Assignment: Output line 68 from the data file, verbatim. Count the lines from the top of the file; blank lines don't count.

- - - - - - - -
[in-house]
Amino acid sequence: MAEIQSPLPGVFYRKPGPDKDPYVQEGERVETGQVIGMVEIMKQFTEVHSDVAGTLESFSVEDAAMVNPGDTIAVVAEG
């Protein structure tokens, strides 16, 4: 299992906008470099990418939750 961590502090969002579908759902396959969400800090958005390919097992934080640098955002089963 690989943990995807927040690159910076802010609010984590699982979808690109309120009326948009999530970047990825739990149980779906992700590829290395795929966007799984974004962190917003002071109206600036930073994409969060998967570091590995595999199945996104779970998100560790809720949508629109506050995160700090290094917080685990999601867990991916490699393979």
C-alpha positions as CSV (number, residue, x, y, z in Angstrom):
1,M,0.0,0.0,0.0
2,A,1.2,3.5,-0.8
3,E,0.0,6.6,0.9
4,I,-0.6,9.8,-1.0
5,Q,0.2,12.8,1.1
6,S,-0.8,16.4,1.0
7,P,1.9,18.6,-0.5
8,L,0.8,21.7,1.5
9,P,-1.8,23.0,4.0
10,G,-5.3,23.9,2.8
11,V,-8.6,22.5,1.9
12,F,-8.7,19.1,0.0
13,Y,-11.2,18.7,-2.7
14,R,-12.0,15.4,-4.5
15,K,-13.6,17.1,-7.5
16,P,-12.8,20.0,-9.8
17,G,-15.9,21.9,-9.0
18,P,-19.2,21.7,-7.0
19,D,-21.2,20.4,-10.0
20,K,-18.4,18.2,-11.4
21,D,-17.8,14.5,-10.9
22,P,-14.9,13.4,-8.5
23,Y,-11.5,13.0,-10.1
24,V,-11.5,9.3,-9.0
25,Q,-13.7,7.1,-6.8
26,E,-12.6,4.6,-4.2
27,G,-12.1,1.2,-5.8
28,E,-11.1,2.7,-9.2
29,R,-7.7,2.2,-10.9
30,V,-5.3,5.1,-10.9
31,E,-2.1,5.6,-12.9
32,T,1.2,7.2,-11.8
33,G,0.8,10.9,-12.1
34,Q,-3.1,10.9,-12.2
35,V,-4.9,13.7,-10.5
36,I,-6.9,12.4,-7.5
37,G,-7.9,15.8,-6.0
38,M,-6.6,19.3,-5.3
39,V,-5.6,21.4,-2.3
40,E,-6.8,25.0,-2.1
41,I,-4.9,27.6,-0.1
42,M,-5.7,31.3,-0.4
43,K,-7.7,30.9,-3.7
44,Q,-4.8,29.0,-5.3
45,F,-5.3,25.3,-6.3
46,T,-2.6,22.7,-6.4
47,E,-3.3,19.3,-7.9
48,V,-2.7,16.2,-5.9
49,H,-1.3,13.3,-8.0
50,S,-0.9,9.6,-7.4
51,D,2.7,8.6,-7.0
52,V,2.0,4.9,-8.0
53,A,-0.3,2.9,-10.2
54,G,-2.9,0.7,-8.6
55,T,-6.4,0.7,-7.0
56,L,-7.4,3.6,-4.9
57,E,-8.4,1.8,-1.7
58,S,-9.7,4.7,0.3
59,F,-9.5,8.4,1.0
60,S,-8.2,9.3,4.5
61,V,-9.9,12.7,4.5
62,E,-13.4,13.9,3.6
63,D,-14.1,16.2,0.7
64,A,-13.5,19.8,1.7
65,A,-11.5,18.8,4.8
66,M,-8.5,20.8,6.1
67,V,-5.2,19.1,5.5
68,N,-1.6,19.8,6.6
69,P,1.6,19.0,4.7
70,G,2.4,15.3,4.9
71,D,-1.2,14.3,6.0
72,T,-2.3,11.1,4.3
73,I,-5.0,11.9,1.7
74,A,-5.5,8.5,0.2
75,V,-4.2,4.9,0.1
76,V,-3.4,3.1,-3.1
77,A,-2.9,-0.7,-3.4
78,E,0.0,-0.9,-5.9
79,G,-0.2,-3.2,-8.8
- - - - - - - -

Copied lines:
64,A,-13.5,19.8,1.7